The government of Sokoto State, North-west Nigeria, on Tuesday, confirmed that 23 persons have died of cholera outbreak in the state.
The state’s commissioner for health, Ali Inname, who briefed journalists, noted that the infection has spread to 13 of the state’s 23 local government areas.
He blamed the development on poor hygiene, saying open defecation and other poor sanitary practices by the residents have been worsened by the rains that have begun to fall in the state.
Earlier in March, the government was forced to shut down Government Girls College, Mabera, following a similar outbreak.
Cholera, an acute diarrhoeal infection, which is usually caused by ingestion of food or water contaminated with the bacterium Vibrio cholerae, has continued to spread through many states in the country.
The disease is described as a global threat to public health and an indicator of inequity and lack of social development.
According to statistics compiled by Orodata, a civic technology organisation that is focused on simplifying and democratising public data, as of June, 2021, 325 persons have died from the disease in the country.
The fatality statistics have since increased, especially with both Enugu and Ebonyi States confirming 14 and three deaths respectively in July.
This fatality figure is far above 95 and 22 deaths that were recorded nationwide in 2020 and 2019 respectively, and an indication that the country has lost the gains recorded in the past in preventing such infectious diseases. This might not be unconnected with the attention focused on the biting coronavirus pandemic.
More than 13 states have reported cholera outbreaks during the year.
According to the health commissioner, a total of 265 people have been identified to have been infected with the disease across the 13 local government areas.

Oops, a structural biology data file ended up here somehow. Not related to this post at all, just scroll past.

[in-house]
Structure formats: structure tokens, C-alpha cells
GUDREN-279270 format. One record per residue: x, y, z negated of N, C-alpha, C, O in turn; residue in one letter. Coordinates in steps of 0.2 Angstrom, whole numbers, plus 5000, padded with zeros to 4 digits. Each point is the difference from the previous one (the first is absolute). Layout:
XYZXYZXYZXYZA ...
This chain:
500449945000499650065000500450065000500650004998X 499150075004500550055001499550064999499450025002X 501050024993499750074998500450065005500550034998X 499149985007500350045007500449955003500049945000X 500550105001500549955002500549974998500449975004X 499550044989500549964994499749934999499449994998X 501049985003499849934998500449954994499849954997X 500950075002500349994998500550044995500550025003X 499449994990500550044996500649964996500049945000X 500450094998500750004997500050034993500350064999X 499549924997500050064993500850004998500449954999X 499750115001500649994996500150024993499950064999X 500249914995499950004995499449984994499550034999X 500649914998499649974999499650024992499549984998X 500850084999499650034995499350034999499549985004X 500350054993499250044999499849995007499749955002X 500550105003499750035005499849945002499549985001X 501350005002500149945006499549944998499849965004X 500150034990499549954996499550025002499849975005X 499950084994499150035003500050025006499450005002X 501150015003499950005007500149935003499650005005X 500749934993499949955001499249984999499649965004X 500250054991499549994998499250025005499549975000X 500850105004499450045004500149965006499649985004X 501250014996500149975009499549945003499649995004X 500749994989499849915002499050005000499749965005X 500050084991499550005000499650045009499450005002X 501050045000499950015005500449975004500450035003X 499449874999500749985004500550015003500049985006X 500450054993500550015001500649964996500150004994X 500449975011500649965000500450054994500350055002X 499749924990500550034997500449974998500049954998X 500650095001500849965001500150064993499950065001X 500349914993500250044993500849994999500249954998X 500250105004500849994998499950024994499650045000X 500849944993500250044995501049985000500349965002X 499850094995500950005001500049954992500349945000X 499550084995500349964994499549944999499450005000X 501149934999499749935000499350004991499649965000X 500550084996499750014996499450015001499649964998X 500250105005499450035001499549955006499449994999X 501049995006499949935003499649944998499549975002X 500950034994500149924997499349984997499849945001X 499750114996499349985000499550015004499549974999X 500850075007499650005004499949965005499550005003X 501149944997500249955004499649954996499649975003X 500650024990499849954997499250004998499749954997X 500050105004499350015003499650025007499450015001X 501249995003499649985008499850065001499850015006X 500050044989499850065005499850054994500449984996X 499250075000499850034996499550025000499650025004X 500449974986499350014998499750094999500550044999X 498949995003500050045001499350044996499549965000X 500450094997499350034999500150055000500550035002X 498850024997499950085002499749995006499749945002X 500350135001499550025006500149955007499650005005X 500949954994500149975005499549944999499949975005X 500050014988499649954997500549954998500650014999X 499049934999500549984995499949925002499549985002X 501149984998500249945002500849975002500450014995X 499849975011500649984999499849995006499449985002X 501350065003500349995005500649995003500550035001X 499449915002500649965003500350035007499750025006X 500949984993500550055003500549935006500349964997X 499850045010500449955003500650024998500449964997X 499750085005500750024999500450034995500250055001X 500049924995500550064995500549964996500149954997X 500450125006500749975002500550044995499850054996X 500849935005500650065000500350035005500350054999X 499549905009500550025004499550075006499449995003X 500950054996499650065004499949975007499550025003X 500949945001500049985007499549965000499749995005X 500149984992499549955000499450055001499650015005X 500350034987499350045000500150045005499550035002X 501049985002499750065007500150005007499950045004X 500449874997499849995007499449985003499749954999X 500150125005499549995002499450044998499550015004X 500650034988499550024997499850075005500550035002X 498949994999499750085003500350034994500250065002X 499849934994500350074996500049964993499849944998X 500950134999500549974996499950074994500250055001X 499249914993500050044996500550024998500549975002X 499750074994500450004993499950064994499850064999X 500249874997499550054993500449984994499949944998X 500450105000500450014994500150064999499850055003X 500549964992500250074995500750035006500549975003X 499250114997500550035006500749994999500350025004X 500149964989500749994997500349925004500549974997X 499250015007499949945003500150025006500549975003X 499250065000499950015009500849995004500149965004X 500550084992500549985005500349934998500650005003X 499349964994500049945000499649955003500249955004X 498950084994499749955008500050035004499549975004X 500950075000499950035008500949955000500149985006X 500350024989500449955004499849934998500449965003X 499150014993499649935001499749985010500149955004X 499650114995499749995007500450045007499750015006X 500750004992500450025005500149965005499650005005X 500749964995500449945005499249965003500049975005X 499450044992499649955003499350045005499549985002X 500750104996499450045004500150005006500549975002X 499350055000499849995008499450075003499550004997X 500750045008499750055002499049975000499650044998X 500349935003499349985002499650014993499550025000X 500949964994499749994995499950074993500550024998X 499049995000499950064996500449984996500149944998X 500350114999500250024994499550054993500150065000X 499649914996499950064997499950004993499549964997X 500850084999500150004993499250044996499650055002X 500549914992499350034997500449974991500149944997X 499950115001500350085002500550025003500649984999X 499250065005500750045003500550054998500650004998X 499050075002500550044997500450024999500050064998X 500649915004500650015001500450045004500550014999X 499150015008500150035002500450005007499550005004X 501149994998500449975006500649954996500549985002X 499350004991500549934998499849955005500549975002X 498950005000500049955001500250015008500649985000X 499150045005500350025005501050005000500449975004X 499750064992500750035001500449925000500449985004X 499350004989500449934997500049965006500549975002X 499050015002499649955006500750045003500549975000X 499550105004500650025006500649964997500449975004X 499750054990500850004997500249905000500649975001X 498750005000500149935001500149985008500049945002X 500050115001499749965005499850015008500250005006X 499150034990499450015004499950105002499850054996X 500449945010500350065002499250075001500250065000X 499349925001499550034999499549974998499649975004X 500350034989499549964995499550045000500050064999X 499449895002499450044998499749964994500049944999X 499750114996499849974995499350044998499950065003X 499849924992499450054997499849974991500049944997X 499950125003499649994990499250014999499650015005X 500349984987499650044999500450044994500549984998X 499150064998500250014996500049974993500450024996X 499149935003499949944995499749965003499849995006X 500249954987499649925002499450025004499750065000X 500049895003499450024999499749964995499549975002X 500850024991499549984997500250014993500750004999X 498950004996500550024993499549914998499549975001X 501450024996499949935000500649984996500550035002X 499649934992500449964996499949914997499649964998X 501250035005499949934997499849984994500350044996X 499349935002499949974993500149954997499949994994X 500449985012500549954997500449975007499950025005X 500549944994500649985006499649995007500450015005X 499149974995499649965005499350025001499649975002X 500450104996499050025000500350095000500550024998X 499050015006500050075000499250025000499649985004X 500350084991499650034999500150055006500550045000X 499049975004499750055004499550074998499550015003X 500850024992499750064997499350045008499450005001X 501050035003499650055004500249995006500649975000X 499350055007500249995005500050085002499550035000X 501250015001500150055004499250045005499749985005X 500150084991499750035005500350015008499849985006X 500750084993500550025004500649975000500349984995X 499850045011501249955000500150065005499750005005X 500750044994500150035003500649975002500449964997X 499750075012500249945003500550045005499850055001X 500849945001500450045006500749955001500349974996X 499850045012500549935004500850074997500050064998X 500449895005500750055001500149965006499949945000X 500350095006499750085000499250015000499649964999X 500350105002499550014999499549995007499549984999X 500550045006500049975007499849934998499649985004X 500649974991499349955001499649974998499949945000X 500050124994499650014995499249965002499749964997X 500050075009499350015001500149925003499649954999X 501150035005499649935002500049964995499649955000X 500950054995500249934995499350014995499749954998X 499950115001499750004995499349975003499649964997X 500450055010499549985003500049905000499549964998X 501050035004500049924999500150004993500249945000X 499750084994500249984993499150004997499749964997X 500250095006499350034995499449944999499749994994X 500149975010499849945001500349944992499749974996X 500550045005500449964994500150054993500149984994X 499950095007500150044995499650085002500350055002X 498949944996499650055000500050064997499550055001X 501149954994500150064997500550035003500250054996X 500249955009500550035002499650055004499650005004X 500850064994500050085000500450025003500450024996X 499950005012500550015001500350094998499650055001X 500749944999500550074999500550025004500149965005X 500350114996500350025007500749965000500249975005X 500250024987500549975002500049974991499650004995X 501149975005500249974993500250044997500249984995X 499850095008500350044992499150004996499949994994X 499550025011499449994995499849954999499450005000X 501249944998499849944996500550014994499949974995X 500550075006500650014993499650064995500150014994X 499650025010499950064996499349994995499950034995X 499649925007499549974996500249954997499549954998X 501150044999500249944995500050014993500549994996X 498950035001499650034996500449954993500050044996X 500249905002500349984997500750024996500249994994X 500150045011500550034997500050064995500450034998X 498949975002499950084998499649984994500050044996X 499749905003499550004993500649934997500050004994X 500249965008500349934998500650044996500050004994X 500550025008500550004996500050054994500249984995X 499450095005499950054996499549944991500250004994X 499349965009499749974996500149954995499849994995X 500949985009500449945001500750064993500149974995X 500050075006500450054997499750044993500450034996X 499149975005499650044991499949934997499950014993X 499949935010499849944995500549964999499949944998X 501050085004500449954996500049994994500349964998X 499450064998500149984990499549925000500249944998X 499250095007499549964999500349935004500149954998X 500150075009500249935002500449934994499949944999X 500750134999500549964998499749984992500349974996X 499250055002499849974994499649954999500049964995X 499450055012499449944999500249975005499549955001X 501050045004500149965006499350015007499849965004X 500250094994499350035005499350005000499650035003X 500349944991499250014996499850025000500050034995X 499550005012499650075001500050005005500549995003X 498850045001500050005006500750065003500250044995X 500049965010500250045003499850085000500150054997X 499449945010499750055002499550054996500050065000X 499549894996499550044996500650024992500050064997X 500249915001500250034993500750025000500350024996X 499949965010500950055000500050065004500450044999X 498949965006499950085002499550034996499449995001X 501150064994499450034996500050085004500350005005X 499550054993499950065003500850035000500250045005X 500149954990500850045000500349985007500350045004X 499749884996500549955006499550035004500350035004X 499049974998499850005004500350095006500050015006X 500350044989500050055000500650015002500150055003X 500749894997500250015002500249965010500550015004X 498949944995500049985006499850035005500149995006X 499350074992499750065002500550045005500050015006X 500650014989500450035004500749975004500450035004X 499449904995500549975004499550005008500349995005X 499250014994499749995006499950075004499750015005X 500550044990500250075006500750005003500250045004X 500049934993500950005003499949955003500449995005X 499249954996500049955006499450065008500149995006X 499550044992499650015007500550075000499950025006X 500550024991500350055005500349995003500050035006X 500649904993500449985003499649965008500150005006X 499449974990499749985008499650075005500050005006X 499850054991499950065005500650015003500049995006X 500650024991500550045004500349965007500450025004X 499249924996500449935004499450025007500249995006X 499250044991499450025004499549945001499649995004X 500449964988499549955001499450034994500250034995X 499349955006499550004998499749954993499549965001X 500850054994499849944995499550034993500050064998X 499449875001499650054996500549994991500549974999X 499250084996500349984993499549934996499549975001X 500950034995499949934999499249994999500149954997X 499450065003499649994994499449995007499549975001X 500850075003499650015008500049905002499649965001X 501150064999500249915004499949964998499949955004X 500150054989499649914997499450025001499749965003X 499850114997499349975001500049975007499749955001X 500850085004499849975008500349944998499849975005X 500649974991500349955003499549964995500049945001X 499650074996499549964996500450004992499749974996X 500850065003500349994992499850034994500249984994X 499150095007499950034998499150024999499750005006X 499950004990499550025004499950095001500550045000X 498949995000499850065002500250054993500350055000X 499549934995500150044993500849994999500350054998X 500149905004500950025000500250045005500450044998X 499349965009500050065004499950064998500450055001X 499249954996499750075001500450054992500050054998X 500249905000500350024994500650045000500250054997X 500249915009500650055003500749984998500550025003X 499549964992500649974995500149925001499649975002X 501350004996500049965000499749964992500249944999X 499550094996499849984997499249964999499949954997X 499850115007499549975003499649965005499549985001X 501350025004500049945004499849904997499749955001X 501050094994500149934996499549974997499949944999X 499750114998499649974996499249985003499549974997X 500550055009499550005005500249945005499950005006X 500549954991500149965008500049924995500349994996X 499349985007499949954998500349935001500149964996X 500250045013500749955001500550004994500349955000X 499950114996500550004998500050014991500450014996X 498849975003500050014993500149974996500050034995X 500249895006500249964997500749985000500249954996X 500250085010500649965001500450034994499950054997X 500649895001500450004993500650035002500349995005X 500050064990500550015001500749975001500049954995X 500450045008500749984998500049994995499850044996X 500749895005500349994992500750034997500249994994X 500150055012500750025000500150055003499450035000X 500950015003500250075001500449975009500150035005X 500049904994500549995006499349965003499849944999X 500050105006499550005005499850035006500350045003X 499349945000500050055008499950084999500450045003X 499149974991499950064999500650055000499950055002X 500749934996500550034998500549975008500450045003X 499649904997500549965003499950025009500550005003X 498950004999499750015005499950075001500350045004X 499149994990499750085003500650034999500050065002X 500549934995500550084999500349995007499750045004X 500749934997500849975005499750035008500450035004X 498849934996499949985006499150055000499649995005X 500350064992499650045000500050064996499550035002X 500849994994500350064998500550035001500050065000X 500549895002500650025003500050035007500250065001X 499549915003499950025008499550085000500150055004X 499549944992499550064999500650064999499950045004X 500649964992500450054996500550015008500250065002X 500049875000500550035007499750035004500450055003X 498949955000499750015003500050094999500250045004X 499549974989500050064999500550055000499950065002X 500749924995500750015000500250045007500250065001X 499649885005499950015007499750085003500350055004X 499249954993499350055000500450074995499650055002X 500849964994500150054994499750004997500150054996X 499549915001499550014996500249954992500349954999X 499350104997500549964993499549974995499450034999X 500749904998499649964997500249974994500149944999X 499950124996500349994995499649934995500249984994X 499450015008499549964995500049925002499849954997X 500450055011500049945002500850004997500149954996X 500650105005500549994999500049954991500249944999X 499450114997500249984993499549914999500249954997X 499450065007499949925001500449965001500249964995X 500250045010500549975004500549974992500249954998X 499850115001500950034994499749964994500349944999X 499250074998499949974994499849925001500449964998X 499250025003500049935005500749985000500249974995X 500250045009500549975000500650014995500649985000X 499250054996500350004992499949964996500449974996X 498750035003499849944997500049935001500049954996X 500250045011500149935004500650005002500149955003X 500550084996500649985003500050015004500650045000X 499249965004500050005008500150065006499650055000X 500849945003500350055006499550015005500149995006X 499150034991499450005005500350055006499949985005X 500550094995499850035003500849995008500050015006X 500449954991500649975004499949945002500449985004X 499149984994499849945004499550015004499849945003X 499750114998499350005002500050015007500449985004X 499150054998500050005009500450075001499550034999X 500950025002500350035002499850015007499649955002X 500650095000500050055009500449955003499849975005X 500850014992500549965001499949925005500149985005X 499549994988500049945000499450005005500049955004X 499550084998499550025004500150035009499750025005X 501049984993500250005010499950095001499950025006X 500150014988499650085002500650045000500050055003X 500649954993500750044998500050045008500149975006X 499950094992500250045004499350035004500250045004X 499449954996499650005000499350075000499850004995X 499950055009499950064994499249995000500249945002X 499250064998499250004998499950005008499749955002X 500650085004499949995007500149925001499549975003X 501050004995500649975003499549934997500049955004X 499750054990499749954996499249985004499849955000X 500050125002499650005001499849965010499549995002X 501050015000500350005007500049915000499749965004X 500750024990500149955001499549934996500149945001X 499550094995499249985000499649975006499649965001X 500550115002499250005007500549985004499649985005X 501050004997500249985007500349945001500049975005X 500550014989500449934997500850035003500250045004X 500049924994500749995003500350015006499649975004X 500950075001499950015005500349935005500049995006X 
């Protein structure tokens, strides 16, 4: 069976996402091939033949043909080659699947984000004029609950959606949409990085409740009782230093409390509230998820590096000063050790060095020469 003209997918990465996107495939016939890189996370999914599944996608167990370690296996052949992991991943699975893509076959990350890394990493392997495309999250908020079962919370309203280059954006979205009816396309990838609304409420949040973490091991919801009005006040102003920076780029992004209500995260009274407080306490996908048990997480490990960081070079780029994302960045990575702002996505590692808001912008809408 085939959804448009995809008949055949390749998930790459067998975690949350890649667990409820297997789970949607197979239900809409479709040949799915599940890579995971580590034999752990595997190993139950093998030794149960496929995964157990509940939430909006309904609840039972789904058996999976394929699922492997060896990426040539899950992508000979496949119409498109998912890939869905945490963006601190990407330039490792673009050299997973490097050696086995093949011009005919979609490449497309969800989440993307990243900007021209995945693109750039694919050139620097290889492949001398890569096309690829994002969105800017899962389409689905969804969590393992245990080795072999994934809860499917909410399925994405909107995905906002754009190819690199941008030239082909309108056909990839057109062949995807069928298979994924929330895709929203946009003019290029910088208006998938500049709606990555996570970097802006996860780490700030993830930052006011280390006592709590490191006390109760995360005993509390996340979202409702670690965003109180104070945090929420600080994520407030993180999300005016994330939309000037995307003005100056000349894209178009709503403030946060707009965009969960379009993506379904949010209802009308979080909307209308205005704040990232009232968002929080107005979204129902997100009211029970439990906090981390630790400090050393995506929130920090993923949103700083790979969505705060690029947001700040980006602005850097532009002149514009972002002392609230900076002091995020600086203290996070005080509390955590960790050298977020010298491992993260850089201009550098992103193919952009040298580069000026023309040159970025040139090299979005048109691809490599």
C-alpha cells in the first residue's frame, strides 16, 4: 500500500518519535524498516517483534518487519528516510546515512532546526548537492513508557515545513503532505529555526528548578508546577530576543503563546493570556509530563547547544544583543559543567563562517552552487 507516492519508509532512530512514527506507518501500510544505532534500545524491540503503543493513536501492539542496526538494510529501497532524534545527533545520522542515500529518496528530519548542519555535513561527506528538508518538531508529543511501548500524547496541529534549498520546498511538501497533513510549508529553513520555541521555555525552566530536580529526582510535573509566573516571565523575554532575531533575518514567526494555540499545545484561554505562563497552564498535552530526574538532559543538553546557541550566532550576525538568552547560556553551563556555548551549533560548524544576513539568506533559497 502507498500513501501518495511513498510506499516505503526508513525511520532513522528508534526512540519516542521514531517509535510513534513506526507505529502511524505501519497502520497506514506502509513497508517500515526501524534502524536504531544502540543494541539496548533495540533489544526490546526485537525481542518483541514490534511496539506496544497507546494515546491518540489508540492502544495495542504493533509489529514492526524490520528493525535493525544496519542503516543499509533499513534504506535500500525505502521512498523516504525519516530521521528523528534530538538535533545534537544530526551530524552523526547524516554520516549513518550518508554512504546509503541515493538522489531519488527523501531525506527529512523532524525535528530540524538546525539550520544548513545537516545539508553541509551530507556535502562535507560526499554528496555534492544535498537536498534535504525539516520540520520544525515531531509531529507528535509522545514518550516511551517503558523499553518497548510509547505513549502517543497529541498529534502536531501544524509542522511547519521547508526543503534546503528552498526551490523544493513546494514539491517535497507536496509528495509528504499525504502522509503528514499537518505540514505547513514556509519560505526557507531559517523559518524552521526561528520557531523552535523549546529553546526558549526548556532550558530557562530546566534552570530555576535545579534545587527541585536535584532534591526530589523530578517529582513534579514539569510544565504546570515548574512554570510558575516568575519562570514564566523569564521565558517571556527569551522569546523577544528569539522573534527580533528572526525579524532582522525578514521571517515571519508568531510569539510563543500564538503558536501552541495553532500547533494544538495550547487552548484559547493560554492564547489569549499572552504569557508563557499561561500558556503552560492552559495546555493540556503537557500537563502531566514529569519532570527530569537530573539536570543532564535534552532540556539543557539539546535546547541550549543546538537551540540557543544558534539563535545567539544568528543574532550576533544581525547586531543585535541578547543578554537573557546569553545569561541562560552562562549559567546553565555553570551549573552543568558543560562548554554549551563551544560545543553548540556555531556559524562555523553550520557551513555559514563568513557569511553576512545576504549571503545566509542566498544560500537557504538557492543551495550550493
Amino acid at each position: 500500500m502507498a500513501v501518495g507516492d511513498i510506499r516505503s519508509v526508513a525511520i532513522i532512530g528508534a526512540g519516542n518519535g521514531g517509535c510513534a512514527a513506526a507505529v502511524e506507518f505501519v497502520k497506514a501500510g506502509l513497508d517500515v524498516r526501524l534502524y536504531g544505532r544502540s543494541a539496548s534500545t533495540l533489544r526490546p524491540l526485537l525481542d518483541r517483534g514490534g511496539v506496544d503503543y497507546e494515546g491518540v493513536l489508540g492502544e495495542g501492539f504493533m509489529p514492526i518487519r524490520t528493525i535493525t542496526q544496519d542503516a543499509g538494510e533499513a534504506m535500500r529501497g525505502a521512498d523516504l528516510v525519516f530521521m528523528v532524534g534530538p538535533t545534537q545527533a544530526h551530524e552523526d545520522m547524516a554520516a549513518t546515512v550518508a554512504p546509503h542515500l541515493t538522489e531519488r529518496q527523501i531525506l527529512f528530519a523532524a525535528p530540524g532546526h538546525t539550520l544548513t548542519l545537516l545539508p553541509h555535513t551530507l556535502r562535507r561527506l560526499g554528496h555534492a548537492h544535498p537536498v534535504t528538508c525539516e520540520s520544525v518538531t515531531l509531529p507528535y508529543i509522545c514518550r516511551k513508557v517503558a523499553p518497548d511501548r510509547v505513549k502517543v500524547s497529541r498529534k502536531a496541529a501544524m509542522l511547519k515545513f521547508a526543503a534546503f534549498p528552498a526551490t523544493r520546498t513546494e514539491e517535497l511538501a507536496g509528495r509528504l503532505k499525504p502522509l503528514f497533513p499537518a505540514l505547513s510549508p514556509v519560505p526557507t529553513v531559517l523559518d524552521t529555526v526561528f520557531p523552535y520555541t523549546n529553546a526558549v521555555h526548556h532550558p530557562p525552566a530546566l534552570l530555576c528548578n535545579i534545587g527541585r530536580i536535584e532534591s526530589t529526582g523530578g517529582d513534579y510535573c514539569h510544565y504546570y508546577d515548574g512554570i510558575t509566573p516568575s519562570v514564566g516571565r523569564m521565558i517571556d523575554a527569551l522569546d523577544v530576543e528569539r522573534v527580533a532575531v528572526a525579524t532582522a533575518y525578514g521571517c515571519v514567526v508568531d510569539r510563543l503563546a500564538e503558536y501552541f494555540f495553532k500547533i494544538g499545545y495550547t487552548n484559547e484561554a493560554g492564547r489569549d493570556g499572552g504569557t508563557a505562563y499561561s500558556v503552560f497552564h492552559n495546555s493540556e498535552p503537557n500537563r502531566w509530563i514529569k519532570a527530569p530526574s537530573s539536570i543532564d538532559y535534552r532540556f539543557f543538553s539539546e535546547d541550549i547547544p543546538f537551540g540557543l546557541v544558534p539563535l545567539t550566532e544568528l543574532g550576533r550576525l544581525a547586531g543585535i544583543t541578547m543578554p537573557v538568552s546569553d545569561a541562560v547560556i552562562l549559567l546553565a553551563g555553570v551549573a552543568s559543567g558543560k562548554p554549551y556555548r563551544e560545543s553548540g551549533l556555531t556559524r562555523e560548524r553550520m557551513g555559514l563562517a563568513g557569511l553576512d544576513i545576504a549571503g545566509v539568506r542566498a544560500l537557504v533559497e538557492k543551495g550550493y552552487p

He listed the affected local government areas to include Dange Shuni, Kebbe, Illela, Gwadabawa, Tangaza, Isa, Bodinga, Wamakko, Wurno, Silame, Sabon Birni, Rabah and Yabo.
He added that Gwadawaba LGA is the worst hit by the disease, so far.
Sensitising the public about the disease, Mr Inname said it was important for the people to know how the disease is spread and why they should keep good hygiene.
He said; “It is important for the public to know that the disease is highly contagious, meaning that it can be easily transmitted from person to person through casual contacts.
“Others are by drinking contaminated foods or water, using contaminated clothes, surfaces, beds, bedsheets, vomit and faeces.”
He said open defecation and other poor sanitary challenges have also contributed to the spread of the disease.
The commissioner said two teams of experts have been constituted for the purpose of case management and contact tracing.
He said one of the teams comprises medical doctors who are expected to go round for assessment of infected spots and treatment in the affected areas.
The commissioner added that a team of environmental health officers have also been directed to begin sensitisation in communities, especially on preventive measures toward containing the situation.
According to the commissioner, a rapid response team was reactivated across the state, while drugs and provisions have been distributed.
He advised residents to boil their drinking water, cover open wells, and avoid self-treatments but to report any case to nearby health centres.
Mr Inname also appealed to residents to restrict visitations to infection-prone areas.
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